=nil; chronicle

=nil; chronicle

=nil; chronicle is an autobattler game using zk to keep players' choices hidden from their oppononents.

The problem =nil; chronicle solves

One of the key components of many games is information asymmetry. Information becomes a valuable resource and its asymmetry enables important mechanics such as social dynamics, player coordination/deception, rich metagame (operation on knowledge of the current strategic trends within a game), etc. Due to the public nature of blockchains, achieving information asymmetry with on-chain games is hard without zkSNARKs.

An auto battler, or auto chess, is a subgenre of strategy video games that typically feature chess-like elements where players place units on a grid-shaped battlefield during a preparation phase. Then, units fight the opposing team's units without any further direct input from the player, i.e., algorithms control units.

The one-off setup phase and the ability to auto-fight make this genre a good choice for zk/on-chain implementation because:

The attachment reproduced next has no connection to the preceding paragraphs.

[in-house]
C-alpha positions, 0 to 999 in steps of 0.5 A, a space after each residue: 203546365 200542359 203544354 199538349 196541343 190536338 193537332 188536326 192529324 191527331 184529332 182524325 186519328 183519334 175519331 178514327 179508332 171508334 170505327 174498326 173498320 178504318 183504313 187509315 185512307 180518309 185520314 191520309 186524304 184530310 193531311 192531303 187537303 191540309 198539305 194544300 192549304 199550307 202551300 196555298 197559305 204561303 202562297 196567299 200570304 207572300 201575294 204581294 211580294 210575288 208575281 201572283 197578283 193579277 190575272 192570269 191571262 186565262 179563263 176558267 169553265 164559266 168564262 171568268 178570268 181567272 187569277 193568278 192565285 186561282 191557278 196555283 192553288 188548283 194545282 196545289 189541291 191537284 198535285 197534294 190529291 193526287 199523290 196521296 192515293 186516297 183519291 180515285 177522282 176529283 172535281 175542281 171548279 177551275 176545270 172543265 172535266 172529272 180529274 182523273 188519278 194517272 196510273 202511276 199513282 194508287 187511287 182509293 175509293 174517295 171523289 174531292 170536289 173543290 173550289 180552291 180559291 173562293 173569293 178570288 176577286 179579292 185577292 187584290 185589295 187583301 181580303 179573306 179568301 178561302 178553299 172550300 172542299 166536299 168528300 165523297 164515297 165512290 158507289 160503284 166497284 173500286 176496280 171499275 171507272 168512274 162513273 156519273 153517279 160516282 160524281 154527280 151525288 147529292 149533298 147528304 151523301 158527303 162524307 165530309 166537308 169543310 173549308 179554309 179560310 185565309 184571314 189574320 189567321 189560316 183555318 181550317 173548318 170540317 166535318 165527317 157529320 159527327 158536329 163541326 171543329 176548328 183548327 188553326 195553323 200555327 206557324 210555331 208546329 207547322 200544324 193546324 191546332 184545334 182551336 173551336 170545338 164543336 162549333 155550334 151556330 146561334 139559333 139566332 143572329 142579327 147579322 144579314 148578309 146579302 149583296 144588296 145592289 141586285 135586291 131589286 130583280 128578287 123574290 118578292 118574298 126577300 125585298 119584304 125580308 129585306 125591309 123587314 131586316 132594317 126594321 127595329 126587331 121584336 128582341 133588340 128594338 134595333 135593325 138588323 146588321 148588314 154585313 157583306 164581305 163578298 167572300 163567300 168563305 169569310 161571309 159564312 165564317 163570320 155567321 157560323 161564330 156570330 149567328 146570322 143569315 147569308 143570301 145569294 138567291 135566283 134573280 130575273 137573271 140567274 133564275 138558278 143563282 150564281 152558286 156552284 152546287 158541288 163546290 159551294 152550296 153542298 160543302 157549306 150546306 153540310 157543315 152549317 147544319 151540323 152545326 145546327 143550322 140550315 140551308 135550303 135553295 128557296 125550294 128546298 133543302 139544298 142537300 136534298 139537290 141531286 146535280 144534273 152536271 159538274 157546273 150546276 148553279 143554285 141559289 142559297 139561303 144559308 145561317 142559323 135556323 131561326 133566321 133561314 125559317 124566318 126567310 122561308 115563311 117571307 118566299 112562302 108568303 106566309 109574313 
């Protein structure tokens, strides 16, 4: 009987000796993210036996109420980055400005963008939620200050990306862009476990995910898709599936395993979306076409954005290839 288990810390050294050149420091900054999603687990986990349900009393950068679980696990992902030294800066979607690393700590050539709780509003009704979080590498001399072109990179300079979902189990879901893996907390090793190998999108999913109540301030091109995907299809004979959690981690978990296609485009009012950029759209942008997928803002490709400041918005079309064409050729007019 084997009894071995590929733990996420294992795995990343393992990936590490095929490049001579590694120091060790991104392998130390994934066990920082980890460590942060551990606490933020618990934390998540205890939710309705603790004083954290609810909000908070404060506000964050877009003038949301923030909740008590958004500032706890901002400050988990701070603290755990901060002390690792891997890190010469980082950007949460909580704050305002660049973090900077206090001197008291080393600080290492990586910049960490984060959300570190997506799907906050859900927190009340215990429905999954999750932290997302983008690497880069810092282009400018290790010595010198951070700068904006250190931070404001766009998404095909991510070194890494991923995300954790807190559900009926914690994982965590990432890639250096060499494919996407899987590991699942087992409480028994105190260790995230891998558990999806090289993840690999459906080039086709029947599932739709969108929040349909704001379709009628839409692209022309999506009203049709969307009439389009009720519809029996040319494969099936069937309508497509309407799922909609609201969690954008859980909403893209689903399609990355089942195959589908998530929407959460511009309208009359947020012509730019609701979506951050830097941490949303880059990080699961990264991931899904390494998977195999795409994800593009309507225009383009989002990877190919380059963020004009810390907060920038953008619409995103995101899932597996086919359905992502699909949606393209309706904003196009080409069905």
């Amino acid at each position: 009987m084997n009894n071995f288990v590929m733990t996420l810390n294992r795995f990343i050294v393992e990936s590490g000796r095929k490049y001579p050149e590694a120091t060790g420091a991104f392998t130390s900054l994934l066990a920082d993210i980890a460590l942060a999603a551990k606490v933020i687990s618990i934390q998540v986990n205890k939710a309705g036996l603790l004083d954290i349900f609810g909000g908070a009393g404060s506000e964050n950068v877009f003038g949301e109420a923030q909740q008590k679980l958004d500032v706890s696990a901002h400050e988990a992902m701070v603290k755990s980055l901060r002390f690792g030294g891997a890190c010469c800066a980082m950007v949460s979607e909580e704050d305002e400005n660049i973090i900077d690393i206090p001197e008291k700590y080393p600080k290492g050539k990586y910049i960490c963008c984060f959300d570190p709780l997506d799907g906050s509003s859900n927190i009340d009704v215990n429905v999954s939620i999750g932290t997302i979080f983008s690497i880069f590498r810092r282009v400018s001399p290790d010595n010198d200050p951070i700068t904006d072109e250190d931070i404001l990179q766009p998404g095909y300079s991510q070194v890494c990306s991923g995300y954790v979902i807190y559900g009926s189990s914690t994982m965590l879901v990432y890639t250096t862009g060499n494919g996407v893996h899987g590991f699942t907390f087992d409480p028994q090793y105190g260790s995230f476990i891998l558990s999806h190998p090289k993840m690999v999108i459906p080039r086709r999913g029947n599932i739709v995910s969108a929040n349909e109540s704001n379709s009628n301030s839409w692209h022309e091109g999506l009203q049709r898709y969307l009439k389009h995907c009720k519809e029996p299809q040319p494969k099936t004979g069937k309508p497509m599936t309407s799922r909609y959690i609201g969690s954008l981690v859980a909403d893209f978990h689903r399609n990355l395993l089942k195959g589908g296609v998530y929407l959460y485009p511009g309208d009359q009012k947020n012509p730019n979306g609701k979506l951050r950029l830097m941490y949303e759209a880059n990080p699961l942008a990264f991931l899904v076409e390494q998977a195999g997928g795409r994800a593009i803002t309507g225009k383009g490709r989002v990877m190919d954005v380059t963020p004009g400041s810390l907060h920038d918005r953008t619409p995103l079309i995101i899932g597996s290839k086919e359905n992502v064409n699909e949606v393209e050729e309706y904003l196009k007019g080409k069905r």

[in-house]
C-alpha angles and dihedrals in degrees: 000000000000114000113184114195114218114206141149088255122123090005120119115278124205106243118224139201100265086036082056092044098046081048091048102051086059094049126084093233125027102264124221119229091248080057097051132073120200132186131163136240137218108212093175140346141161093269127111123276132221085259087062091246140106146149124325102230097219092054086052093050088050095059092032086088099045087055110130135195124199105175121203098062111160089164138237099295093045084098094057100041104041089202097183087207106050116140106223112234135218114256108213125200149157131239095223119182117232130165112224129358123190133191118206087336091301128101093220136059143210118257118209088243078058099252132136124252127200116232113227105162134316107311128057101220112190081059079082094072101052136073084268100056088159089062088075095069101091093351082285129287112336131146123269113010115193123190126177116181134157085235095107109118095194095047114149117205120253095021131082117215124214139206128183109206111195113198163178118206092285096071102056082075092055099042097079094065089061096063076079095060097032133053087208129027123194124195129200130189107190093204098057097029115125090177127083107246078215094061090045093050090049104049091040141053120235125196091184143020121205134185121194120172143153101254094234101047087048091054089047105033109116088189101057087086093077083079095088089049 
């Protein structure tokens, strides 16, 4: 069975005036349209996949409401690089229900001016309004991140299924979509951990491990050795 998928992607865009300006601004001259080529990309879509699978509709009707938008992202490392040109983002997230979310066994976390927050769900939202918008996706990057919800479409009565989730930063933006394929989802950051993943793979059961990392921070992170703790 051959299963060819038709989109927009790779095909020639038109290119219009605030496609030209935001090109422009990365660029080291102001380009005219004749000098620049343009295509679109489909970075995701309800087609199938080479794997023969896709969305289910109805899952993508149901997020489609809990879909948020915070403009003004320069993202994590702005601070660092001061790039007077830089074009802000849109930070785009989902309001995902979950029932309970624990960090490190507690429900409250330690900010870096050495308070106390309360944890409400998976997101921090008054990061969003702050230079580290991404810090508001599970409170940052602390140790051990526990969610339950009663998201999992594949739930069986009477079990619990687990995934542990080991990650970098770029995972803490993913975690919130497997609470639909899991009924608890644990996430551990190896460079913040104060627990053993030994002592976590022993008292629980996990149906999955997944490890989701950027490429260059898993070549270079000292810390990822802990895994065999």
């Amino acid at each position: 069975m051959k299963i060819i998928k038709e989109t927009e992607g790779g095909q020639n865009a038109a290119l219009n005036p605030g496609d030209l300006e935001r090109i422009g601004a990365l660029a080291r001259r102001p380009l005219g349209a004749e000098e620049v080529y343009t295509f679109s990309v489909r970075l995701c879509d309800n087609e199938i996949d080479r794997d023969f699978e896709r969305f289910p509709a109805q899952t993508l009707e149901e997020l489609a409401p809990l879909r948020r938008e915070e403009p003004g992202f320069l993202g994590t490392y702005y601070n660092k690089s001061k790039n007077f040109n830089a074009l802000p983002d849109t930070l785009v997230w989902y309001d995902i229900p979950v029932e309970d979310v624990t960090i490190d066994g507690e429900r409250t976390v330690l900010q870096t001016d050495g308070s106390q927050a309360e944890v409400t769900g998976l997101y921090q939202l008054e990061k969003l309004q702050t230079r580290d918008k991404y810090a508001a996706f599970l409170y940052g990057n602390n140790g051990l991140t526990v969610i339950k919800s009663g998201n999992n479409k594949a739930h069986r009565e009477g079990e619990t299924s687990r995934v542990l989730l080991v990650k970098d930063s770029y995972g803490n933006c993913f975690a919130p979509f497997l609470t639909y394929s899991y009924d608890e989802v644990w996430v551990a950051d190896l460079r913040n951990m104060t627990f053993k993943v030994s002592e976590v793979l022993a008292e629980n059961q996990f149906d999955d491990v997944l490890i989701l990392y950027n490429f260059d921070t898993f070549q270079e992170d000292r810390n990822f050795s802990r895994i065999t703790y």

• Auto-fight can be too expensive to execute on-chain. Battles should run off-chain with their results submitted to contracts, e.g., to issue rewards/payouts to the winners.
  • Information on unit composition and placement should not be public and valid. A player should be able to learn about someone else's team's setup only by playing against them.
  • A player should be able to change the behavior of auto-controlled units. Advanced players can alter the default AI of a unit, and the game engine can prove that the battle was executed according to the correct algorithm.

Challenges we ran into

zkLLVM produces dynamic circuits depending on the input. This means we have to create a new EVM verifier for EACH chosen strategy, making it practically unusable in a real-world scenario. =nil; is aware of that, and this should be fixed in the future (we tried to hack around to obtain constant time but we ran into time constraints).

The circuit size varies depending on the chosen strategy, somewhere between 2^13 rows and 2^16. The =nil; prover is, for the moment, single-threaded; therefore, the proof generation takes a couple of seconds (~1 minute in the super worst case). As soon as =nil; releases the multithreaded prover, a proof of this size should compute instantly.

We had a lot of problems with =nil;’s EVM verifier.

We tried to deploy smart contracts on Scroll and on Mantle Testnet. On Scroll Testnet our transaction got stuck, as seen in the attached screenshot.